As The Dissident, J.J. Colagrande turns his critical eye on Miami culture. This week: O, Miami is crazy expensive, bro.
Listen, I love poetry. Contrary to popular belief, especially here in Miami, poetry is important. Poetry reflects the condition of being human. Underneath the turning leaf of truth lies poetry. Inside the creaking heart of time hides poetry.
So O, Miami, the city's kinda-sorta annual monthlong poetry festival, is a good thing for Miami. It's a positive occurrence for our community, yet another sign that our city is burgeoning with culture and teeming with potential. We are growing, for the better -- and Knight Foundation money going to projects like O, Miami is yet again leading the way.
But are you aware of how much money the Knight Foundation gave O, Miami? In 2010, O, Miami was awarded $305,000 in a Knight grant through the Engaged Communities division of Knight; and then in 2011, O, Miami was awarded a $175,000 grant through Fostering the Arts.
That's $480,000 in two years in Knight Foundation money for poetry. Furthermore, according to a Knight spokesperson, this grant money did not have to be matched by the grantee recipient; O, Miami did not have to raise any matching funds through donors.
That's a lot of money. You can hire 12 staff writers at the Herald for $480,000. You can hire 12 faculty professors at Miami Dade College or FIU for that kind of loot.
Can we have this conversation?
No, these aren't public funds. The Knight Foundation can spend its money as it chooses, as long as it's furthering its own goal of "[promoting] informed and engaged communities." But is dropping $480K on O, Miami the best way of achieving that goal?
The stated goal for O, Miami is for every single person in Miami-Dade to encounter a poem during the month of April. Do you think O, Miami comes anywhere near this? No way. Call up three non-hipsters and I bet two of them never even heard of O, Miami.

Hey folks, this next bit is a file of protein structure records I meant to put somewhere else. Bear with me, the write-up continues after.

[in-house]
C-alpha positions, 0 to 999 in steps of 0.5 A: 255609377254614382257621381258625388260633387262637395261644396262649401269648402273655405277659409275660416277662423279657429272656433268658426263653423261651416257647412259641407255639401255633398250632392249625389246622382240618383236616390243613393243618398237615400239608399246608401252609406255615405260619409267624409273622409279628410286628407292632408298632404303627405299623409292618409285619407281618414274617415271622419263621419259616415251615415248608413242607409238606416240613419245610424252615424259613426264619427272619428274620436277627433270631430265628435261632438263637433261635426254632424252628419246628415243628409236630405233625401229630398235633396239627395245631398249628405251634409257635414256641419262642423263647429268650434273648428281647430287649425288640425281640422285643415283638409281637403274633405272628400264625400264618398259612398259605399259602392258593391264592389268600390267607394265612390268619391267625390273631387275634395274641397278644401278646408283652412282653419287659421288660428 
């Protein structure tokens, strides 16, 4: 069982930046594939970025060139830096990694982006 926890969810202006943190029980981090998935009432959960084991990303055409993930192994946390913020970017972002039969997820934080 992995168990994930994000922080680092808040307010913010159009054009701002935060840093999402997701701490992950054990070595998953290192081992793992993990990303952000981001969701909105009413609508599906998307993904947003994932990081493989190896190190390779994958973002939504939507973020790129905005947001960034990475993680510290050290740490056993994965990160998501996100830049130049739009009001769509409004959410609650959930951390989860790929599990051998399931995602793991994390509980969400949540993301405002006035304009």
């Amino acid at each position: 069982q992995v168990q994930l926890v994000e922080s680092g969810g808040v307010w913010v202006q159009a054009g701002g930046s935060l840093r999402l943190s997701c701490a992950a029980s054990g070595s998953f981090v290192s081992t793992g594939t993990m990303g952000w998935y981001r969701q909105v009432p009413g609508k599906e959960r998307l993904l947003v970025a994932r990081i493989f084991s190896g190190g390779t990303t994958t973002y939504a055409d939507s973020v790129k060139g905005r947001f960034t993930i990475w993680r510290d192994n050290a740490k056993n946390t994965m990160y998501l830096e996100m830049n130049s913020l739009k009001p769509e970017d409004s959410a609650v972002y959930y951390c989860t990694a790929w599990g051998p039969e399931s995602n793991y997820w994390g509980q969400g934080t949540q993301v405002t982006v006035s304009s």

Of course, reaching every single Miamian is a pretty lofty goal. Exposing more Miamians to poetry is a valuable effort, even if it misses pockets of the population. But is it worth hundreds of thousands of dollars?
In 2011, I thought the inaugural O, Miami was a fail. There were some amazing ideas, but the execution seemed excessive and showy, as if Michael Bay directed the affair: There were poetry readings in rented Ferraris, poems dropped out of helicopters onto hipsters during Sweatstock, other poems dropped from a plane, like a cropduster, into an empty field, fancy barbecues out on Key Biscayne. It's easy to imagine where the Knight Foundation's funds were spent.
The highlight of the original O, Miami should have been a reading by James Franco, but the event was a total fail. The guy showed up four hours late, missed the whole event, and just signed autographs. And then you have pictures like this, which make it look like it was all good.
The current rendition of O, Miami has, blessedly, been scaled down. There are no helicopters or big explosions or rented Ferraris, although there is a zombie parade, and a plane will fly along the beach carrying a banner-poem. This year, the festival's producers appear to be focusing more on locals, orchestrating a number of events with and through local artists, dancers, musicians, poets and writers. Click here for the full list. It's a lot. There are also some big names coming through, like Sonic Youth frontman Thurston Moore, a very cool poet named Kevin Young, and President Obama's inauguration poet, hometown hero Richard Blanco.
The expenses this year seem to be more humble, and the producers appear to be rewarding locals, hopefully with some ducats.
We Believe Local Journalism is Critical to the Life of a City
Engaging with our readers is essential to Miami New Times's mission. Make a financial contribution or sign up for a newsletter, and help us keep telling Miami's stories with no paywalls.
Support Our Journalism
O, Miami should be applauded for its sheer magnitude and quantity of events, as well as lauded for its ingenuity, creativity, and effort. But on the other hand, many of the writers the fest brings in were at the Miami Book Fair in November, many of the events could conceivably be produced for free, and the thing with poetry readings is that they're boring -- poetry is meant to be read, not heard. As far as reaching its own goal of delivering a poem to every resident in Dade -- lofty or not -- they're not even close. Unless you count those black O, Miami flyers lining city streets like Biscayne Boulevard, that is. And those are questionable. Their verses -- "I ride for / I lie for / I cry for Dade" and "No ifs, ands, or, buts, I'm from Dade" -- are Pitbull lyrics.
If you think O, Miami is worth $480,000, more power to you.
But hey, taking a good thing and looking for reasons to hate it? Now that's so Miami!